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Report from SNM: PET reveals cardiovascular risks of obesity


PET evaluation of myocardial blood flow adds ammunition to fears that increased obesity rates in the U.S. may lead to an epidemic of cardiovascular disease.

PET evaluation of myocardial blood flow adds ammunition to fears that increased obesity rates in the U.S. may lead to an epidemic of cardiovascular disease.

A quick trip around the country reveals that the land of the free is also the home of the wide. The prevalence of obesity in the U.S. rose from about 23% of the population in 1994 to 30% in 2000, according to Dr. Thomas H. Schindler, a research associate in molecular and medical pharamacology at the University of California, Los Angeles.

Schindler and colleagues investigated what all those expanding waistlines mean to the nation's cardiovascular health, fortified with the knowledge that abnormal endothelium-dependent myocardial wall motion has been shown to be an independent predictor of myocardial infarction and other potentially catastrophic cardiac events. Schindler surmised that dysfunctional endothelium of coronary circulation may be a mechanistic link between cardiovascular events and obesity.

"We set out to evaluate the effect of increasing body weight on endothelium-dependent and -independent function in individuals without other coronary artery disease risk factors," he said during a scientific session Sunday at the 2005 Society of Nuclear Medicine meeting in Toronto.

Seventy-six subjects were classified as normal, overweight, or obese for evaluation in the study:

  • 19 subjects in the normal control group with a body mass below 1.5 pounds per cubic foot

  • 25 overweight subjects with a body mass between 1.5 and 1.8 pounds per cubic foot

  • 32 obese subjects with a body mass more than 1.8 pounds per cubic foot

None of the subjects exhibited obvious coronary risk factors.

Extensive lab testing was performed in conjunction with nitrogen-13 ammonia PET scanning performed at rest with the subject's left hand immersed in ice water and at stress during dipyridamole vasodilation. The cold pressor test led to a metabolic decrease in resistance and increased blood flow and vasodilation.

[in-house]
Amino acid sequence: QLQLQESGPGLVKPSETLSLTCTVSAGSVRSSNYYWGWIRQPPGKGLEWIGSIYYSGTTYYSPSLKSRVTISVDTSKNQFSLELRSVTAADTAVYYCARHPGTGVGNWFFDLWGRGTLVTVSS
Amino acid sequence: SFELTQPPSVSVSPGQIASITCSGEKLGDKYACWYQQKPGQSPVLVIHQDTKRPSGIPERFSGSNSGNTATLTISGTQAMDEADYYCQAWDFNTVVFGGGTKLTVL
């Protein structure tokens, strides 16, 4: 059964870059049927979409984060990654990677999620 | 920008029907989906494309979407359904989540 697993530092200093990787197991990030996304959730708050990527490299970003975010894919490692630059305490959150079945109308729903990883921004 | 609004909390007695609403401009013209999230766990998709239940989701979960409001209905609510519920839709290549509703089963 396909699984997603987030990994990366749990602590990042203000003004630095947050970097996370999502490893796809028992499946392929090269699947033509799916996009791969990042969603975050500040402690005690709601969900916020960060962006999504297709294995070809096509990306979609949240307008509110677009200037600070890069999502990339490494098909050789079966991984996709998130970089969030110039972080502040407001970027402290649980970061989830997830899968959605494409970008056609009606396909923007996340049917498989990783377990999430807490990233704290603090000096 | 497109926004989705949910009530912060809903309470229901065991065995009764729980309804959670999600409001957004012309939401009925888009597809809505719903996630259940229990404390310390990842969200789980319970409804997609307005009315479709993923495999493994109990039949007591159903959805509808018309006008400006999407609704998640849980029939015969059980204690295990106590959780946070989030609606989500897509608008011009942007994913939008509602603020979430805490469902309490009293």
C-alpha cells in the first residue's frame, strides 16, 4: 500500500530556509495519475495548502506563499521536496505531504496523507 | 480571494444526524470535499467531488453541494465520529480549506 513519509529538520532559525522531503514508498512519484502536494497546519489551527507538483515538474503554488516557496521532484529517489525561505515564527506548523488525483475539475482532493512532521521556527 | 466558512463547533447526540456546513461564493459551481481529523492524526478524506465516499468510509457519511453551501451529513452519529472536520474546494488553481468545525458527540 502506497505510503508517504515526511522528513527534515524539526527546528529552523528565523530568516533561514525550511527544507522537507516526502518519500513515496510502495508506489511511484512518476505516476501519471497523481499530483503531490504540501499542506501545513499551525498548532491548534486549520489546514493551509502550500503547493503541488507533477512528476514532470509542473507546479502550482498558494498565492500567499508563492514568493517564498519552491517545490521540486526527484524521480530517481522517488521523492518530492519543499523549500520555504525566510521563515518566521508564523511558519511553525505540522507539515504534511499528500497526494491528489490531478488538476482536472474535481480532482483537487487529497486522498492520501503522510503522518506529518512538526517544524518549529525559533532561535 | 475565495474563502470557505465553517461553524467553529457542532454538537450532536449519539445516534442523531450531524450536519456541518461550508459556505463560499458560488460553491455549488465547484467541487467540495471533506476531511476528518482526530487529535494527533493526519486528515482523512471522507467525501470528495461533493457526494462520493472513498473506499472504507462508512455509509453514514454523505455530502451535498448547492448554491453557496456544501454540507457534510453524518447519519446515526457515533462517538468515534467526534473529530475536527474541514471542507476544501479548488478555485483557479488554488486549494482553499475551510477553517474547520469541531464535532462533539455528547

Lab results show that obese subjects generally perform worse than slimmer counterparts on key measures of heart health. Schindler and colleagues observed a significant heart rate increase from 65 to 75 beats per minute for overweight and obese subjects during cold pressor testing.

The systolic blood pressure, which was similar in all three groups, increased significantly during cold pressor testing to 137 mm Hg in the overweight and obese groups, compared with 114 mm Hg in the normal group. The corresponding rate-pressure product (the product of heart rate and systolic blood pressure) also increased significantly in those two groups.

Myocardial blood flow at rest was similar among all groups, but the cold pressor test-induced flow increase was highest in the normal subjects. A significant decrease was observed among obese patients, and the magnitude of diminished flow was significant in the overweight subjects.

Schindler saw a notable, though not statistically significant, decrease in myocardial blood flow when he compared the results of normal to overweight subjects undergoing dipyridamole stress testing. A significant decrease was seen, however, when comparing the results of normal and obese subjects.

A univariate analysis of results showed that measures of body mass index, HDL cholesterol, and C-reactive protein could be used to predict flow response. Multivariate analysis, however, revealed that BMI and patient age were the only independent predictors for flow response to cold pressor testing.

Schlinder concluded that high body weight is associated with abnormal coronary circulatory function. The study uncovered problems ranging from the impairment of endothelium-related vasomotion in overweight subjects to the impairment of total vasodilator capacity in obese subjects.

"This progressive worsening is associated with an increase in plasma markers of the insulin-resistance syndrome and might provide a mechanistic link between abnormal coronary vasomotion and at-risk cardiovascular outcomes," he said.

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